January 13, 2010

Big ripples from Massachusetts

The special election next week for the Senate seat left empty by the death of Ted Kennedy has more, far-reaching, implication than just a single Senate seat. It has national implications that will ripple throughout the nation, and ripple throughout 2010, and beyond. The Democrats, realizing this, have sent in some of their top guns to pull this race out of the fire for their party. So why aren't the Republicans all over this too?

Firstly, consider the impacts of another Republican Senator. With the current tally of Republicans at 40, and 60 votes required to stop a filibuster, the GOP needs one more Republican to be able to thwart a Democrat supermajority. The election of Scott Brown over Martha Coakley would provide that inertia dampening one extra vote that the Democrats swindled by sneaking in Al Frankenberry. It means poorly designed health care reform can be slowed if not stopped. It means cap and trade can be slowed so that real debate can take place. It's not a panacea but it might slow the bleeding on the national debt - or at least stop it from quickening even more.

But that's not the only consideration. With the GOP sweep in Virginia last November, along with the win for Governor in New Jersey, and the near upset of the Conservative Party candidate in NY23, conservatism, and to a slightly lesser extent the GOP has been on a roll. Combine that with a victory in Massachusetts of all places next week, and you have the making of true, surprising momentum. It sets the tone for the 2010 elections. For example, it gives the Republican National Committee a good position to work from for 2010 if there are any recruiting needs still outstanding.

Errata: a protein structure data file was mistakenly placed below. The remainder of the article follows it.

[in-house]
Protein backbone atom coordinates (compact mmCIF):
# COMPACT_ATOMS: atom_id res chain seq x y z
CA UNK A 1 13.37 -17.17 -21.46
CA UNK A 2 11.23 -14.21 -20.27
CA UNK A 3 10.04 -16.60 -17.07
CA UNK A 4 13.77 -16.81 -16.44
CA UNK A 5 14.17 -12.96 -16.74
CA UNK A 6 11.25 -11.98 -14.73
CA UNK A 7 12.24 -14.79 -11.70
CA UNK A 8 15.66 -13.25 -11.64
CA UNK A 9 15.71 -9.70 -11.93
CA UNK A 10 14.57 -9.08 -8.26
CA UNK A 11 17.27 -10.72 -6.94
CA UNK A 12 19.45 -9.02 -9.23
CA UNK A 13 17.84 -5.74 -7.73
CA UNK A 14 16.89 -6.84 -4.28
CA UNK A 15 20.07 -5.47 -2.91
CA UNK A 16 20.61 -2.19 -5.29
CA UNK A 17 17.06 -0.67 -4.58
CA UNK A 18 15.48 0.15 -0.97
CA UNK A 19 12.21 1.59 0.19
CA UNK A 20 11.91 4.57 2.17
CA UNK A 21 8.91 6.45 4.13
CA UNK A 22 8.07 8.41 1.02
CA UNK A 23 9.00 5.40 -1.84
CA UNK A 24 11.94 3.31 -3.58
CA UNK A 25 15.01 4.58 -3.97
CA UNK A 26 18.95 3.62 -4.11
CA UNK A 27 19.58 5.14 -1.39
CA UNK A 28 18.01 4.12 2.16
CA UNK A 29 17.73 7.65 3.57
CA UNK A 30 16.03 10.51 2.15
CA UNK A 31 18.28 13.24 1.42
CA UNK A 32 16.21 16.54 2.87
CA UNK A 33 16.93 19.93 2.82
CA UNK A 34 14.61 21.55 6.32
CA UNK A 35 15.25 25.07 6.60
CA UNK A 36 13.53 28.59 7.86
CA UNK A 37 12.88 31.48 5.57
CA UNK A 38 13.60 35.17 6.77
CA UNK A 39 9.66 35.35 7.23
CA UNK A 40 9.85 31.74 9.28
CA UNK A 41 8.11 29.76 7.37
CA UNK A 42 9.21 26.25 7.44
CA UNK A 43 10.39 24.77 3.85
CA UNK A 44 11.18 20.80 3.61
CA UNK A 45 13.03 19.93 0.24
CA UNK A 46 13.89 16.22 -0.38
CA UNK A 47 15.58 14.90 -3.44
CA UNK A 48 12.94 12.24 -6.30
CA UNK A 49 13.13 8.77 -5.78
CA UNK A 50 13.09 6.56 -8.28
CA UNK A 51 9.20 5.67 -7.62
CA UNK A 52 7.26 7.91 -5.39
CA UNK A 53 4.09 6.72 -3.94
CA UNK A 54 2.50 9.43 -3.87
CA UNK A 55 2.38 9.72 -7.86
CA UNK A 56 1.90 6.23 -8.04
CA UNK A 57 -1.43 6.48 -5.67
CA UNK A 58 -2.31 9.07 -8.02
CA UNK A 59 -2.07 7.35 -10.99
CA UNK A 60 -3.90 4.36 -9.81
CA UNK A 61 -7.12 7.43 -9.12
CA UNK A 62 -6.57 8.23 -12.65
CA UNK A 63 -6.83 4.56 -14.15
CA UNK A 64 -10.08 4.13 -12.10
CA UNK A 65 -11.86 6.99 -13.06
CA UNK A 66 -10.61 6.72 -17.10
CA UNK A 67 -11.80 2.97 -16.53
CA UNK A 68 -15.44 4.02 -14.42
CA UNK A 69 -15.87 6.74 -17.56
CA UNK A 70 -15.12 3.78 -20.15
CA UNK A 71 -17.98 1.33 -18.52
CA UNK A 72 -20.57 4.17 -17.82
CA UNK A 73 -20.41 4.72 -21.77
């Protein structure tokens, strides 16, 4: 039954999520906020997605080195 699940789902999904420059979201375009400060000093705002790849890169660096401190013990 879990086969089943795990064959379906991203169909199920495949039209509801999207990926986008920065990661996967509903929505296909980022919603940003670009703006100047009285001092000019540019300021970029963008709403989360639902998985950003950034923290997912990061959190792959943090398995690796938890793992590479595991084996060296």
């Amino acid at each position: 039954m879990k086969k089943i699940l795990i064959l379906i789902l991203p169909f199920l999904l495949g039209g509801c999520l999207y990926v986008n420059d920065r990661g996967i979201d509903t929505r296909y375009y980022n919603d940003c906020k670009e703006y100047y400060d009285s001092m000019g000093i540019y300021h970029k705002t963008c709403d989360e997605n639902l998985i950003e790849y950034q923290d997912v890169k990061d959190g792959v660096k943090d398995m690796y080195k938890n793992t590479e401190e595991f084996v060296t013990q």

And the momentum has a spinoff effect as well that serves to compound the prospects for the GOP in 2010 - Democrat retirements. If some House or Senate Democrats were on the fence about retirement, imagine how news of Republican Senator from Massachusetts might impact their decisions. It helps ease the incumbency advantage the Democrats possess (in theory), and it might cause the DNC to have to scramble for replacements, thereby taking them out of their 2010 game plan.

So yeah, this special election is a big deal. Special indeed. And the outcome is not a guaranteed Democratic win.

So where the heck is the RNC? After all, just as Sarah Palin pitched in for Hoffman in the NY23 Congressional race, Tim Pawlenty and Mitt Romney have both pitched for Brown in Massachusetts. Steele? Well, he's on a book tour. Even if he has a team working around the clock behind the scenes to help out Brown, the optics are terrible.

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